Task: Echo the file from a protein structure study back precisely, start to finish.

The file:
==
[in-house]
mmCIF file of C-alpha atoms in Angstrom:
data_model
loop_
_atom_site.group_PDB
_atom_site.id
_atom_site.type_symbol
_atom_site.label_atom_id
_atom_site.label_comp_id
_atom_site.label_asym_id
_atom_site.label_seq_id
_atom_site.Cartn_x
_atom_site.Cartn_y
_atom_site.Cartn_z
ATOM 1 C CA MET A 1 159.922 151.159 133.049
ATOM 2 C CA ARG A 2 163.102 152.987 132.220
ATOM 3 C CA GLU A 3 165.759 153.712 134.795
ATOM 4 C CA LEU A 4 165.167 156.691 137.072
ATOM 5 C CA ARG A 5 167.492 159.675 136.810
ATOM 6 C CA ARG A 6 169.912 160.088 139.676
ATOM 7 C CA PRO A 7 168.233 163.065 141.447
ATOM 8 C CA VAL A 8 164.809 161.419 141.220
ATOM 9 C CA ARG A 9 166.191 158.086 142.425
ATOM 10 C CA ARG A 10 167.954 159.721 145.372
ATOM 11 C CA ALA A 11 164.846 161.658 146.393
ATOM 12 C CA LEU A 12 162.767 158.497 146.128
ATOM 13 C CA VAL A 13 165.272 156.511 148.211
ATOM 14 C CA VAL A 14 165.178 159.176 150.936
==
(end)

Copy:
[in-house]
mmCIF file of C-alpha atoms in Angstrom:
data_model
loop_
_atom_site.group_PDB
_atom_site.id
_atom_site.type_symbol
_atom_site.label_atom_id
_atom_site.label_comp_id
_atom_site.label_asym_id
_atom_site.label_seq_id
_atom_site.Cartn_x
_atom_site.Cartn_y
_atom_site.Cartn_z
ATOM 1 C CA MET A 1 159.922 151.159 133.049
ATOM 2 C CA ARG A 2 163.102 152.987 132.220
ATOM 3 C CA GLU A 3 165.759 153.712 134.795
ATOM 4 C CA LEU A 4 165.167 156.691 137.072
ATOM 5 C CA ARG A 5 167.492 159.675 136.810
ATOM 6 C CA ARG A 6 169.912 160.088 139.676
ATOM 7 C CA PRO A 7 168.233 163.065 141.447
ATOM 8 C CA VAL A 8 164.809 161.419 141.220
ATOM 9 C CA ARG A 9 166.191 158.086 142.425
ATOM 10 C CA ARG A 10 167.954 159.721 145.372
ATOM 11 C CA ALA A 11 164.846 161.658 146.393
ATOM 12 C CA LEU A 12 162.767 158.497 146.128
ATOM 13 C CA VAL A 13 165.272 156.511 148.211
ATOM 14 C CA VAL A 14 165.178 159.176 150.936